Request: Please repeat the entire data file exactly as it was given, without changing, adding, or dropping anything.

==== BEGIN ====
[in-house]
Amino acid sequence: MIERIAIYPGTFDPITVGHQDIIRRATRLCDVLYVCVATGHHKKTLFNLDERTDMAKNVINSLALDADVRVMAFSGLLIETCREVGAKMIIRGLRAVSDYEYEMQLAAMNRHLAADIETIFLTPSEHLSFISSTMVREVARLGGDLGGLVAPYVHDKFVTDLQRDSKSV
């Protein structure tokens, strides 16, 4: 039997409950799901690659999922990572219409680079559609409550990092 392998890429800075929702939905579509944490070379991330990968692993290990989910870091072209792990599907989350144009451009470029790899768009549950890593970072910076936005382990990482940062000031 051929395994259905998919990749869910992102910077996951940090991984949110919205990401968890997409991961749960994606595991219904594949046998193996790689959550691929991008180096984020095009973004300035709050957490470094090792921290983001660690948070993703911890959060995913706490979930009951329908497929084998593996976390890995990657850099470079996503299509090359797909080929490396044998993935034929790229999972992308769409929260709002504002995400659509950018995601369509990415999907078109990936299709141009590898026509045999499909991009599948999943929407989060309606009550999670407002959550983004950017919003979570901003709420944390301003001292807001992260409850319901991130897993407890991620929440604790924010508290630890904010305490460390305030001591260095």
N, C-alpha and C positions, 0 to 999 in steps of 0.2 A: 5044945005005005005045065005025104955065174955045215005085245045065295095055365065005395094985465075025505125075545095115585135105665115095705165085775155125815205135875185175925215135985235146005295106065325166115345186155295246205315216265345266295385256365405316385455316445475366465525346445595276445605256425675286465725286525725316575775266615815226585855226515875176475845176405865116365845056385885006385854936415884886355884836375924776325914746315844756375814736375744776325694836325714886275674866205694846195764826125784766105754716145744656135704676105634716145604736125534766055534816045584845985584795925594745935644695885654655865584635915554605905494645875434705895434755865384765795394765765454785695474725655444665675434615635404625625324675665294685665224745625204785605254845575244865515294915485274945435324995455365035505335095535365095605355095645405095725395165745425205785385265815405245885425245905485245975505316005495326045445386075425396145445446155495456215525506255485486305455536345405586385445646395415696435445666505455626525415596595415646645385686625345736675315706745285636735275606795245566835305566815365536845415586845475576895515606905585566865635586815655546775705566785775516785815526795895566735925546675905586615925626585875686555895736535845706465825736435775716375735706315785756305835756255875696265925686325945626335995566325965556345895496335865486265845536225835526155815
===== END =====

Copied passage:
[in-house]
Amino acid sequence: MIERIAIYPGTFDPITVGHQDIIRRATRLCDVLYVCVATGHHKKTLFNLDERTDMAKNVINSLALDADVRVMAFSGLLIETCREVGAKMIIRGLRAVSDYEYEMQLAAMNRHLAADIETIFLTPSEHLSFISSTMVREVARLGGDLGGLVAPYVHDKFVTDLQRDSKSV
């Protein structure tokens, strides 16, 4: 039997409950799901690659999922990572219409680079559609409550990092 392998890429800075929702939905579509944490070379991330990968692993290990989910870091072209792990599907989350144009451009470029790899768009549950890593970072910076936005382990990482940062000031 051929395994259905998919990749869910992102910077996951940090991984949110919205990401968890997409991961749960994606595991219904594949046998193996790689959550691929991008180096984020095009973004300035709050957490470094090792921290983001660690948070993703911890959060995913706490979930009951329908497929084998593996976390890995990657850099470079996503299509090359797909080929490396044998993935034929790229999972992308769409929260709002504002995400659509950018995601369509990415999907078109990936299709141009590898026509045999499909991009599948999943929407989060309606009550999670407002959550983004950017919003979570901003709420944390301003001292807001992260409850319901991130897993407890991620929440604790924010508290630890904010305490460390305030001591260095």
N, C-alpha and C positions, 0 to 999 in steps of 0.2 A: 5044945005005005005045065005025104955065174955045215005085245045065295095055365065005395094985465075025505125075545095115585135105665115095705165085775155125815205135875185175925215135985235146005295106065325166115345186155295246205315216265345266295385256365405316385455316445475366465525346445595276445605256425675286465725286525725316575775266615815226585855226515875176475845176405865116365845056385885006385854936415884886355884836375924776325914746315844756375814736375744776325694836325714886275674866205694846195764826125784766105754716145744656135704676105634716145604736125534766055534816045584845985584795925594745935644695885654655865584635915554605905494645875434705895434755865384765795394765765454785695474725655444665675434615635404625625324675665294685665224745625204785605254845575244865515294915485274945435324995455365035505335095535365095605355095645405095725395165745425205785385265815405245885425245905485245975505316005495326045445386075425396145445446155495456215525506255485486305455536345405586385445646395415696435445666505455626525415596595415646645385686625345736675315706745285636735275606795245566835305566815365536845415586845475576895515606905585566865635586815655546775705566785775516785815526795895566735925546675905586615925626585875686555895736535845706465825736435775716375735706315785756305835756255875696265925686325945626335995566325965556345895496335865486265845536225835526155815